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By David Collins, Director, Cost Management | 14 February, 2021

Modular and prefabrication are often touted as being able to reduce construction costs by improving production and delivering a faster alternative to conventional construction methods. But is this really the case?

In this article, we explore the advantages and constraint and how to move forward while mitigating risk.

Modular and prefabrication currently represents 3-5% of Australia’s $150 billion construction industry.

If we’re to believe the predictions, that could grow to 15% by 2025, creating 20,000 new Australian jobs and adding $30 billion to the country’s economy.

Prefab construction is something that forward-thinking governments, investors, manufacturers, developers and builders are looking at, but it must be tempered with a clear understanding of advantages versus constraints, and a proper assessment of opportunities and how to mitigate the risk.

As it stands today, there is growing potential for modular construction – opportunities to accelerate project timelines, reduce costs, advance innovations and product quality – and bring value to stakeholders.

Already steadily on the rise, the pandemic may act as an accelerator to the pressing need for more efficient and affordable solutions to labour and housing shortages. There are strong signs of what could be a genuine broad-scale disruption in the making. It is already drawing in new competitors—and it will most likely create new winners and losers across the entire development and construction ecosystem.

The opportunity must be tempered with a clear understanding of the risks and surrounded by a team with a thorough understanding of the technical intricacies needed for execution.

Terminology

Modular / 3D / volumetric construction

Prefabricated construction of three-dimensional modules of enclosed space. Entire modules, such as rooms or pods, are manufactured and assembled in a factory and then delivered to a site for installation. A building may be constructed entirely of modules, or portions may include conventional construction. Modular buildings may be wood, steel, concrete, or a combination, and as many stories as building codes allow.

Prefabricated (prefab) construction

Any component of a building – flat or modular – that is manufactured in a factory and then transported and installed on a building site.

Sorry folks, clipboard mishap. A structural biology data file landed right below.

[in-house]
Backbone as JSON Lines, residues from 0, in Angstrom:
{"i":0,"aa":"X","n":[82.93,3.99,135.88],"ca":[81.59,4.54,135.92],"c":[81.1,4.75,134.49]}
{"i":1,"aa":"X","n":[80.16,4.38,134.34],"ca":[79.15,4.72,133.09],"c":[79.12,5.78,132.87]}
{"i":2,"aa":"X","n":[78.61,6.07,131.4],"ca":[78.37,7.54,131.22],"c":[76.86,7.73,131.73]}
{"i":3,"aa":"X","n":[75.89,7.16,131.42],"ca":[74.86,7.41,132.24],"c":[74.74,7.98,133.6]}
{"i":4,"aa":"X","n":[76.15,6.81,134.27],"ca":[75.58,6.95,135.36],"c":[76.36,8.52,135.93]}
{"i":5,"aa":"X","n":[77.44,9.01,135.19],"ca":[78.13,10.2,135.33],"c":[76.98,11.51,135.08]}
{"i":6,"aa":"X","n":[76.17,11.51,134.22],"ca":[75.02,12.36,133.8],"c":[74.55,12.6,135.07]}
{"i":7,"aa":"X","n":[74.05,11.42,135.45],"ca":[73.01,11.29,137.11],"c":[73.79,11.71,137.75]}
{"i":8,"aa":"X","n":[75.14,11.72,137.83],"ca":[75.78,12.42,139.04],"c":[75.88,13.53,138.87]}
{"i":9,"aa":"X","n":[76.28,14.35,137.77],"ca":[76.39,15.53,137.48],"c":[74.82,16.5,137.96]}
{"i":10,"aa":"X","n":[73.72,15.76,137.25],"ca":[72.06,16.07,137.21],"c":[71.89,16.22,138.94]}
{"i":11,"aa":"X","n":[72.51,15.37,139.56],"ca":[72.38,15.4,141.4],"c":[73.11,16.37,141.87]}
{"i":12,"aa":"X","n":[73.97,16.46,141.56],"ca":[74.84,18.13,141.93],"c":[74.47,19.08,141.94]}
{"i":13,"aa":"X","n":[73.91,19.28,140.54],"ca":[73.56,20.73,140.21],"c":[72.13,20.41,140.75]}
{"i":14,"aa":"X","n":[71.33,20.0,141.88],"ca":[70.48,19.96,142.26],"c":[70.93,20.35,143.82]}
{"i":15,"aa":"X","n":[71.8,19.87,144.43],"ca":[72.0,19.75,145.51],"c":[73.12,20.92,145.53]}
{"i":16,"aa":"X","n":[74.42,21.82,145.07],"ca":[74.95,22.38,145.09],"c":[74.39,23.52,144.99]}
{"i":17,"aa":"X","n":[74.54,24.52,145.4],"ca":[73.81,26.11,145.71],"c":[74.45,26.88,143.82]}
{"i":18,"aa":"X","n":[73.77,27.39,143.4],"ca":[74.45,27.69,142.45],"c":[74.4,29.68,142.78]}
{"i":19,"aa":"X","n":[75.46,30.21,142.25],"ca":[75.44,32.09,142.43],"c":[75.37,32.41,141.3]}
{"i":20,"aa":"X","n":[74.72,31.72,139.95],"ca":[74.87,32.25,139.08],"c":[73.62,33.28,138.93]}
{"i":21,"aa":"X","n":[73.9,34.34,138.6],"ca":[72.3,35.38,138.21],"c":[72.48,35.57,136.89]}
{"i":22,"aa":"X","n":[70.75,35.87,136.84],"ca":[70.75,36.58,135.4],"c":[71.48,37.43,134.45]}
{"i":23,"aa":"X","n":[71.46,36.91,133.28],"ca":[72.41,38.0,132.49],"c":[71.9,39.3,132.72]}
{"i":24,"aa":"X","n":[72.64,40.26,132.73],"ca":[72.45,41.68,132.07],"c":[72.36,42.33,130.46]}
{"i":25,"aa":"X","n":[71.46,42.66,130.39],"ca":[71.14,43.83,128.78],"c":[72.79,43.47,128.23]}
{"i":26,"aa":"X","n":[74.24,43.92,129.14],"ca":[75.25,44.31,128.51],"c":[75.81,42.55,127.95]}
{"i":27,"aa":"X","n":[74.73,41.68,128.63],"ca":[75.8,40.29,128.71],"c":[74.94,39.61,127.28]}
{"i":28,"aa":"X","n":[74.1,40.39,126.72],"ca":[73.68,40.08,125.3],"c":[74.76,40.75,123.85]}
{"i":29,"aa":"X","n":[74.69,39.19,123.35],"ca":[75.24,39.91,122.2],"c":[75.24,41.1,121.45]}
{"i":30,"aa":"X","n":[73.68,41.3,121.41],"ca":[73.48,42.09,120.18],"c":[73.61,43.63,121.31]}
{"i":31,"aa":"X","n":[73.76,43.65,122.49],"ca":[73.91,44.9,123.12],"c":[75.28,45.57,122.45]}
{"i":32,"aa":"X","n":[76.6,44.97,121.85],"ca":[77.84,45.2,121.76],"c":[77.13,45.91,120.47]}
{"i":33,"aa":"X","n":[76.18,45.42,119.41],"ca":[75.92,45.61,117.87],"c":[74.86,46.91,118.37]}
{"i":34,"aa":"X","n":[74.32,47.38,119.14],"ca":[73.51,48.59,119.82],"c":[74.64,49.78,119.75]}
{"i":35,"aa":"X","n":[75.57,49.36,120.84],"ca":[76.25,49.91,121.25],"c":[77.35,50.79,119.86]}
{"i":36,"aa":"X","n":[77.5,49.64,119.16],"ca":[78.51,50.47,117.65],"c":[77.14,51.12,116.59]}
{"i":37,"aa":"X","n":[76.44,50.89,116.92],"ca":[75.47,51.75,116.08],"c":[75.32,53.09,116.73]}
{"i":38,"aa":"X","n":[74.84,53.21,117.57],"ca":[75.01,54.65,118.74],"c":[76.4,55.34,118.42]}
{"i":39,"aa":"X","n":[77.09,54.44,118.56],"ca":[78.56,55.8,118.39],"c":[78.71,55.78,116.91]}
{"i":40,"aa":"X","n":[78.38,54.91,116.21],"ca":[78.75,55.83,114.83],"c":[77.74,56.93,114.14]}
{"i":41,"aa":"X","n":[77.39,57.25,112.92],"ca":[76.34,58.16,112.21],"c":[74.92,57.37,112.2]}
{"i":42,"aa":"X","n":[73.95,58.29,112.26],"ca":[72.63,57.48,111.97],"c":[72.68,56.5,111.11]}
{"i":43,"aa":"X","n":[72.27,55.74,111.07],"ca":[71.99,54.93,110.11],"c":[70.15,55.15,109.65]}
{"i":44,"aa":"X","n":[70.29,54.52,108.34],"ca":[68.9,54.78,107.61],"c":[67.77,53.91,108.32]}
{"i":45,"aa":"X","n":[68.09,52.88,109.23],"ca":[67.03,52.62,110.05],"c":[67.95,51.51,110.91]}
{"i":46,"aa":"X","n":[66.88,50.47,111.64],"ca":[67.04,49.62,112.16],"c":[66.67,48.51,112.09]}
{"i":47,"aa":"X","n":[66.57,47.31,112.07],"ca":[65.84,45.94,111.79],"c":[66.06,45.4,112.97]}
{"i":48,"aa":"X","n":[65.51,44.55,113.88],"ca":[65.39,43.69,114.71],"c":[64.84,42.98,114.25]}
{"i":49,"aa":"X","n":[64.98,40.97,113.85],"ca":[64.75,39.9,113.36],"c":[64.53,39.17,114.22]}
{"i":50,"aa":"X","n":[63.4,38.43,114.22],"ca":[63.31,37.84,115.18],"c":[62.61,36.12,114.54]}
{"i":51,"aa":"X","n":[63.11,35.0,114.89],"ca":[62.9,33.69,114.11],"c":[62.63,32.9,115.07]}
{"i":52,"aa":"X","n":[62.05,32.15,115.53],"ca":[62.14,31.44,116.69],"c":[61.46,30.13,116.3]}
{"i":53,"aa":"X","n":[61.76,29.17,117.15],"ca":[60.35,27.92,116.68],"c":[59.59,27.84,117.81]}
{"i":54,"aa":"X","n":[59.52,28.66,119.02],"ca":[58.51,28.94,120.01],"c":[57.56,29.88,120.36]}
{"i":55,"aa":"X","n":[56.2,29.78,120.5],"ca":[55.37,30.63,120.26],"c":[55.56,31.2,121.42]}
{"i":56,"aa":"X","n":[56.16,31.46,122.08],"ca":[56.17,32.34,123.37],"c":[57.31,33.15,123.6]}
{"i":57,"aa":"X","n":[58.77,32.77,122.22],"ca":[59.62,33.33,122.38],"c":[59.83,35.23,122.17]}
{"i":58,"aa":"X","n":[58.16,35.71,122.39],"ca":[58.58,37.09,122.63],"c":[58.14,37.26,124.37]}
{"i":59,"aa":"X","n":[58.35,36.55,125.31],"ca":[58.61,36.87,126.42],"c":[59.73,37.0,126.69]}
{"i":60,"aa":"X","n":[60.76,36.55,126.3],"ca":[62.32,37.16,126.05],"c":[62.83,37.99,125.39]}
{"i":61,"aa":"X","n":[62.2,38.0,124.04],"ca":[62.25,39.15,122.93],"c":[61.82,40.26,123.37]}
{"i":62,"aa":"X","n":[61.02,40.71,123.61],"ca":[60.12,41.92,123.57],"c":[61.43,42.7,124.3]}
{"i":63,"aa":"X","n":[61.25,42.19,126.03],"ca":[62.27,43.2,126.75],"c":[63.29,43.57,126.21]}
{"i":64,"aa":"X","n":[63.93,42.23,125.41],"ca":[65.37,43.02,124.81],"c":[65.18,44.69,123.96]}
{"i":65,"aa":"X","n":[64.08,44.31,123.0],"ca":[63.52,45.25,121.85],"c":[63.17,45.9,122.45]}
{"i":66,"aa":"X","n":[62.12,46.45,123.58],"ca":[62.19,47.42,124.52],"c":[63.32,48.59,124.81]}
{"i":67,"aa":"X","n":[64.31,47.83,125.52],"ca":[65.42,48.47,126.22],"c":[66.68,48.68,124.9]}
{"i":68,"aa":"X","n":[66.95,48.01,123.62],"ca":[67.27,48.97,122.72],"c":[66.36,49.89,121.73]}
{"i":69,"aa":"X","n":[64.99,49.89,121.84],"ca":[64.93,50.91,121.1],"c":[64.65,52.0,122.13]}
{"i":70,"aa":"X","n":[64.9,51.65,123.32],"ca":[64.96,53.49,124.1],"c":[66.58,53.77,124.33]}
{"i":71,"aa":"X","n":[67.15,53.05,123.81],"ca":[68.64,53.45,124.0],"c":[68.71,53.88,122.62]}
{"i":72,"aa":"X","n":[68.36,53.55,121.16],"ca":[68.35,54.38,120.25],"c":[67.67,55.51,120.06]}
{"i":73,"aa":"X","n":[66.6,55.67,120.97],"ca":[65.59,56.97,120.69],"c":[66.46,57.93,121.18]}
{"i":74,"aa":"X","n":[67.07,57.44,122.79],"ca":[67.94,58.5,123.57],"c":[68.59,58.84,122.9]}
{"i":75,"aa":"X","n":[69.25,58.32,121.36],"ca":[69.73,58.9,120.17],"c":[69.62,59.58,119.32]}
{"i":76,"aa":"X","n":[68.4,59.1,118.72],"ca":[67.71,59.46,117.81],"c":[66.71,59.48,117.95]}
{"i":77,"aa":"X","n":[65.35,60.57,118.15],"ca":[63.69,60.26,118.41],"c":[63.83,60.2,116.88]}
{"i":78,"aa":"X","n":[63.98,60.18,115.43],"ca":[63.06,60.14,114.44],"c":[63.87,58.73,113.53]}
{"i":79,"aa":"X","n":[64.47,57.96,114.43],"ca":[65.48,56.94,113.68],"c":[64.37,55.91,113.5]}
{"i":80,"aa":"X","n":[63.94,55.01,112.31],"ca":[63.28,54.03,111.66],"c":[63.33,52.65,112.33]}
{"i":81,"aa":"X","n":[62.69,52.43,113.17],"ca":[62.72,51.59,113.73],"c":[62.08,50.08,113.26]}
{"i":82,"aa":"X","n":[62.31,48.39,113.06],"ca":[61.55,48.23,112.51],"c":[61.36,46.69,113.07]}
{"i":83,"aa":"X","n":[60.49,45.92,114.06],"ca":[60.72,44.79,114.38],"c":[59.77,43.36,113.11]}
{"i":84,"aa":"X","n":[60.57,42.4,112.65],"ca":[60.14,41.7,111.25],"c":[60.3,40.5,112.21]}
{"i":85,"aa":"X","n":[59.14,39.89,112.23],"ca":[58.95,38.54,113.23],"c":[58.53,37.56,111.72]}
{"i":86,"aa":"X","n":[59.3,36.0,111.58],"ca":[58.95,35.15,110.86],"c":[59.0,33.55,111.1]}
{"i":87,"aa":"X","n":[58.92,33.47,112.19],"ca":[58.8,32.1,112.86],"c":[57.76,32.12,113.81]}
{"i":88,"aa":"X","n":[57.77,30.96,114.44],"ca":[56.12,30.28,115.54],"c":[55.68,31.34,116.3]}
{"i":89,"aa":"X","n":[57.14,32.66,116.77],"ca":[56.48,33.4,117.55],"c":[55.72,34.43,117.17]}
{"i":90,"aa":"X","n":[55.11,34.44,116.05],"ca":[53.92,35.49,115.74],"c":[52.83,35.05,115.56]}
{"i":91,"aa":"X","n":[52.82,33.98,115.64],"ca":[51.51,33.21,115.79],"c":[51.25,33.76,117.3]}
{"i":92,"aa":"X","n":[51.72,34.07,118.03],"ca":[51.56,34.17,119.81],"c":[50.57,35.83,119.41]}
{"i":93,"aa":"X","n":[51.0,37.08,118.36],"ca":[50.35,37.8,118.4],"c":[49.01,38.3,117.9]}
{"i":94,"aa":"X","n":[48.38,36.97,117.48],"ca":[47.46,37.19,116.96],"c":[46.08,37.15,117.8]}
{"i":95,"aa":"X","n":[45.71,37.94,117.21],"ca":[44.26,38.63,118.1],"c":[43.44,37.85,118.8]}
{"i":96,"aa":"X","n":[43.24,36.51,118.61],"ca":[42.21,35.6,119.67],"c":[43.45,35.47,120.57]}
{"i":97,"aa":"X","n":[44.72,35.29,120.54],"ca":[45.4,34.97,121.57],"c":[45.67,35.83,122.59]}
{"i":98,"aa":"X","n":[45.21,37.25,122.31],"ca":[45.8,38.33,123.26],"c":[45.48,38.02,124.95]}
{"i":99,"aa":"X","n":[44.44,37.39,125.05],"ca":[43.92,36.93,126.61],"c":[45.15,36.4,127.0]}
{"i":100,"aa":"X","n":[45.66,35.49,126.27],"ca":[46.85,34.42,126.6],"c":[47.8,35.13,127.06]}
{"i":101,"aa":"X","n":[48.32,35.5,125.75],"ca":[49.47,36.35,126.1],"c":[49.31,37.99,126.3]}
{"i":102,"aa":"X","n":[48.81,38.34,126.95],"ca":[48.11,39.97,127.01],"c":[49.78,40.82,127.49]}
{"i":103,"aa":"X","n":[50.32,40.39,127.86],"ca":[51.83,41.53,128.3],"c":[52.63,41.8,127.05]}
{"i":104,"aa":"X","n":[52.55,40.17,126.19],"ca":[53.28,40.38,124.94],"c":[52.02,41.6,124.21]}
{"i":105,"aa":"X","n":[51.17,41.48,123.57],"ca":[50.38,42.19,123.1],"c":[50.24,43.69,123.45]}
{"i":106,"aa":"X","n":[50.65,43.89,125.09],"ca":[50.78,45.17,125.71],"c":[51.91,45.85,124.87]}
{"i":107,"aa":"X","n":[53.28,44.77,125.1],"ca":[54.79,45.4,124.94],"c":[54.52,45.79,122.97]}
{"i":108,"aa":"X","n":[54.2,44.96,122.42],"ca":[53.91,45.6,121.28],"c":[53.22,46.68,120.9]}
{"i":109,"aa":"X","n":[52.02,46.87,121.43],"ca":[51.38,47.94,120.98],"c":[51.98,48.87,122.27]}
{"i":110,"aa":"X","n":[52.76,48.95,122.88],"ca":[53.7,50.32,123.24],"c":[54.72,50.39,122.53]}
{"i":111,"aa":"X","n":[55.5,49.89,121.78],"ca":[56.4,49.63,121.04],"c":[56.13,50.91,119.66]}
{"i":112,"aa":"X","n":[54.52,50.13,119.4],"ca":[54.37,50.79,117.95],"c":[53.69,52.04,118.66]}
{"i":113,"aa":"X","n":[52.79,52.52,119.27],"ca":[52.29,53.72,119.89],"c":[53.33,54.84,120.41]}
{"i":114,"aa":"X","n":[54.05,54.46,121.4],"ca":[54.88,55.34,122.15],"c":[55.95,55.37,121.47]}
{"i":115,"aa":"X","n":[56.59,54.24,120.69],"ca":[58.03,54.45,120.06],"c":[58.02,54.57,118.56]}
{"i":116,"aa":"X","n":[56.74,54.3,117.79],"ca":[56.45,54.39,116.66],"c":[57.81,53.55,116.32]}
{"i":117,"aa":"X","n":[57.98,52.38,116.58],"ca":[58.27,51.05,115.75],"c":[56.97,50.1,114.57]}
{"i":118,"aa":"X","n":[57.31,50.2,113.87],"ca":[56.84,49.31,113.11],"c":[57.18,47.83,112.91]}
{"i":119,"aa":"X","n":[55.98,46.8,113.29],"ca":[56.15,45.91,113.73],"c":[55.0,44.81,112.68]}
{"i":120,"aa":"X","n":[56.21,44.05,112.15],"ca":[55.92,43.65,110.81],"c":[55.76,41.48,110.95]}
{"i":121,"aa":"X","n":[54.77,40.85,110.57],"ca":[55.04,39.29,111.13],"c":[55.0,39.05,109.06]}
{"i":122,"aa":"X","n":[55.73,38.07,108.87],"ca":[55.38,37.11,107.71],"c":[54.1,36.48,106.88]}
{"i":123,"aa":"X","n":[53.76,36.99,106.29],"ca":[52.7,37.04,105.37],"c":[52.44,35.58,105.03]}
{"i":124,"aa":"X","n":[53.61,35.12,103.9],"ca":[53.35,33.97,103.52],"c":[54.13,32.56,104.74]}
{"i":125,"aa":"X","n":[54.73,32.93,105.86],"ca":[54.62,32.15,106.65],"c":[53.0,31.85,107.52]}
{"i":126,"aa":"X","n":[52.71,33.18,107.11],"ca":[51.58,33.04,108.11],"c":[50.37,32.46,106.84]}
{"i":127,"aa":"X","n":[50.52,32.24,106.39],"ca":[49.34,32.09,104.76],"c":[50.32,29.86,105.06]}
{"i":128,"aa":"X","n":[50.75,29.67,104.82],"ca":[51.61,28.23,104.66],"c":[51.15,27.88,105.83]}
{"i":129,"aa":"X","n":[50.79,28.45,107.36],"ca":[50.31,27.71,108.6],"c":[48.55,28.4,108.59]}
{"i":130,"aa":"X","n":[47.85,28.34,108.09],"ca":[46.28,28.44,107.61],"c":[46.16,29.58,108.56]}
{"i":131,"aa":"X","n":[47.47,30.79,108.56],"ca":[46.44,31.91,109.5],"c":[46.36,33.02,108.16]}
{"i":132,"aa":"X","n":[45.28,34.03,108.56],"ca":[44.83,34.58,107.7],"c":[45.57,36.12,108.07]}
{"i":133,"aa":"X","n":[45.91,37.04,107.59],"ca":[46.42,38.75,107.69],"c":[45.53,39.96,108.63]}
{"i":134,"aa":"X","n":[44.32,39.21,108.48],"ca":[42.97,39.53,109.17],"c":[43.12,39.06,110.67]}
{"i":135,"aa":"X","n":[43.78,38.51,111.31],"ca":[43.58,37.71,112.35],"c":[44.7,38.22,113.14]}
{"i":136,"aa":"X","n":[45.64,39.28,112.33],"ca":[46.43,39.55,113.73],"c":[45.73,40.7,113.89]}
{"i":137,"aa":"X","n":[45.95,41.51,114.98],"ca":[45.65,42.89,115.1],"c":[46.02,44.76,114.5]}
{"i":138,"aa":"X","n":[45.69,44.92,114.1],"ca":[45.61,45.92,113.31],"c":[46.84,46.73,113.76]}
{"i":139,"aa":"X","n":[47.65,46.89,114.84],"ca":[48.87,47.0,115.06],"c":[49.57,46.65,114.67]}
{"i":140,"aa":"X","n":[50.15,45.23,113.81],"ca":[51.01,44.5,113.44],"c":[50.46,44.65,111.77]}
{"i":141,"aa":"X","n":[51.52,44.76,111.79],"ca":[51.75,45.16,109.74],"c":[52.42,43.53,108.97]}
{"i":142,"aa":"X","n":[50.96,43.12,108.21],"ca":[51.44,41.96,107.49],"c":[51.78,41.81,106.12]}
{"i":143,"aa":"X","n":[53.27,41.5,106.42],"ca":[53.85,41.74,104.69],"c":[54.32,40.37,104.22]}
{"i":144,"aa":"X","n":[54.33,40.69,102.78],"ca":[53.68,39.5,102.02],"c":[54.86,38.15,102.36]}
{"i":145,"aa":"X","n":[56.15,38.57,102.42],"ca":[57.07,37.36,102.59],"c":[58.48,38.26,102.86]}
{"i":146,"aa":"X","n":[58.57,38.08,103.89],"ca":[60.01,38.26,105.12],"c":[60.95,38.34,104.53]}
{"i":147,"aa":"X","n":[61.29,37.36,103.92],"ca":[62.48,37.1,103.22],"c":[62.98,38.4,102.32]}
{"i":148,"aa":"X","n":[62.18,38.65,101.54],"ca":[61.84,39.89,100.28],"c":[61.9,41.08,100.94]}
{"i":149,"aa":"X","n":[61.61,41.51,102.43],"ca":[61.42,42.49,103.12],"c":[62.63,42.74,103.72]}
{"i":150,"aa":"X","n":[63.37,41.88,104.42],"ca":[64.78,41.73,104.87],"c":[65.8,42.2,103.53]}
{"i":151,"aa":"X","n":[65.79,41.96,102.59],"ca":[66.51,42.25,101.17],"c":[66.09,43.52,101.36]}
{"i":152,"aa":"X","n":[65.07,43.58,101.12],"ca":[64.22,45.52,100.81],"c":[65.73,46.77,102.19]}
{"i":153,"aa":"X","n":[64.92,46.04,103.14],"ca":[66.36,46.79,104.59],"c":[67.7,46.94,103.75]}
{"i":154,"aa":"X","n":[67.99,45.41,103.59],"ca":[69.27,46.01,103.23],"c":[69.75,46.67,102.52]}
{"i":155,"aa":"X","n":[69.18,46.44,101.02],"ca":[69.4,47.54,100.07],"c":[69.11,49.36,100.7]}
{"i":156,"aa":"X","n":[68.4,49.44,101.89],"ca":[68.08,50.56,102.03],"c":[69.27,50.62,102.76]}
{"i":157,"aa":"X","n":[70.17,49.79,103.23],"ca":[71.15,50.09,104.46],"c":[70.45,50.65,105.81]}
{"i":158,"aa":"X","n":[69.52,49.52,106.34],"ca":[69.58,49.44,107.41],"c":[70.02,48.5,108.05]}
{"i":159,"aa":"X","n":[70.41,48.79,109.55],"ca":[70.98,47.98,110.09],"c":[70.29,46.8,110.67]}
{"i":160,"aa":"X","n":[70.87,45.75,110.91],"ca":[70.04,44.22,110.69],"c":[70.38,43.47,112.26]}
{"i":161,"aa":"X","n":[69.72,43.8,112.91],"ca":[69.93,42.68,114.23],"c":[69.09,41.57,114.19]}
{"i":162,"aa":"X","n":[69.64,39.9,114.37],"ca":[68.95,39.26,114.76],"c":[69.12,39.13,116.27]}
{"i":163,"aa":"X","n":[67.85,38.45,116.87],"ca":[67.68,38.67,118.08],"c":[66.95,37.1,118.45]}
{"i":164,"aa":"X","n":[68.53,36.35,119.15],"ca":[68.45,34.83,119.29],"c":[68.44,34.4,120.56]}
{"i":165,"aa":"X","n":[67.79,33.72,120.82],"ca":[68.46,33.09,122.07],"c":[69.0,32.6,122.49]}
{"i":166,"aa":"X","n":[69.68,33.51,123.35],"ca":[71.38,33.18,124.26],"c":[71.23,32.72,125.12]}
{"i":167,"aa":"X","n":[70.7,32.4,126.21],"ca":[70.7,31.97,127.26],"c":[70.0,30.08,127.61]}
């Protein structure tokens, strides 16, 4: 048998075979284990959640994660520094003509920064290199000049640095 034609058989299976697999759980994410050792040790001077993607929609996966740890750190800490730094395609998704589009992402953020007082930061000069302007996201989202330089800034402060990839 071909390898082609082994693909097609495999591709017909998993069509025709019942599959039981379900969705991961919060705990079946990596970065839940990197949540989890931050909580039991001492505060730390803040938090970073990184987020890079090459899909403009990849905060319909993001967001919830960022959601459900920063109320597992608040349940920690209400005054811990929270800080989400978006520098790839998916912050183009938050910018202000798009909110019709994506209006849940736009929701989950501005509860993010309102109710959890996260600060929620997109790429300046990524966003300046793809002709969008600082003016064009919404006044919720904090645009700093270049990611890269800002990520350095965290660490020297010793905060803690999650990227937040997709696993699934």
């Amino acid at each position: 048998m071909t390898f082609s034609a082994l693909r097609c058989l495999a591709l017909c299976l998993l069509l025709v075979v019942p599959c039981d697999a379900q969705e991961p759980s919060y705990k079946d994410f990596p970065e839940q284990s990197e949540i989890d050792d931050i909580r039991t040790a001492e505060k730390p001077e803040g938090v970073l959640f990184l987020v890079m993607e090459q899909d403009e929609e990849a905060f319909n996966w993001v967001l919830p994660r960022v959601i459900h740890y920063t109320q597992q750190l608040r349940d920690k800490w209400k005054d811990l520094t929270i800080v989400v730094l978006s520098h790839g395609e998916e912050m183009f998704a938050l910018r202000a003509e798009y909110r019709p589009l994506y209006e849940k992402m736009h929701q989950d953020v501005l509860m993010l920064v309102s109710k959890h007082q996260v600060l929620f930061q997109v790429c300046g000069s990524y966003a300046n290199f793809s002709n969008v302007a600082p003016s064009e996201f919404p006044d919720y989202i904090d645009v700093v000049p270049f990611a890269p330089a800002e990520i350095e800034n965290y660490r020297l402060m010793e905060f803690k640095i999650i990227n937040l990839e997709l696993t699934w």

Design for Manufacture and Assembly (DfMA)

The combination of two methodologies to deliver a design and construction process that combines the manufacture of building components, such as wall systems and facades, in a safe, clean and efficient factory environment, with on-site construction assembly. Essentially the design of a product and it’s parts for ease of manufacture and ease of assembly on site. Kit of parts or volumetric.

Panelised construction

Manufacturing of flat panels such as walls, floors and ceilings in a factory. These are transported and assembled onsite to form three-dimensional spaces and a completed building.

Advantages and constraints

Of course, modular construction has both advantages and constraints in comparison with conventional construction methods. Following are some of the most significant.

Advantages

Reduced onsite construction timelines: Manufacturers build modules in indoor facilities, unaffected by weather. Concurrently, demolition, excavation, and building foundations can take place onsite. This can translate to shorter timelines for delivery, greater savings, quicker occupancy and faster return on investment.

Greater cost certainty: Efficiency of construction, along with a greater ability to control costs, labour, schedules and delivery mean that builders benefit from fewer budget overruns by using modular construction compared with conventional site-built construction.

Better quality control: Modular components are fabricated in a controlled environment that facilitate quality control. Modules are manufactured in climate‐controlled facilities, which protects materials from exposure to damaging weather conditions. Precision manufacturing equipment and software, combined with continual supervision of production processes, helps to ensure consistent, quality products.

Labour optimisation and safety: Construction projects are labour intensive, and the industry has an ongoing challenge attracting enough skilled workers. Labour shortages are a chronic problem that adds time and costs to many projects. Modular construction helps to optimise a project’s labour force. Fewer job activities and fewer workers are required onsite, while in the factory, an assembly-line approach and the use of technology streamlines processes and increases worker productivity. Project safety is also optimised. Since prefabrication takes place in a quality-controlled factory with specialised equipment, it could be considered a safer work environment than onsite construction, with fewer instances of injury.

Environmental sustainability: Prefabrication has a reputation for having a lower environmental impact than traditional construction. Producing less waste and using more efficient recycling and waste disposal, in addition to emitting fewer greenhouse gas emissions are a few of the claims. Modular components reduce the time and intensity of onsite construction, which reduces the amount of waste materials, emissions, noise pollution, and construction traffic and road closures.

Increasing customisation: Advancements in construction design software and digital tools are enabling more customisation options. Building designs, features and options are increasingly comparable to site‐built construction.

Greater benefits for end-users: For buyers, tenants and other end users, modular prefabrication processes and innovations provide more affordable buildings, high-quality materials and components, faster construction and more reliable close and move‐in dates.

Constraints

When determining whether modular or conventional construction will be most advantageous for a project, there are a number of constraints to consider.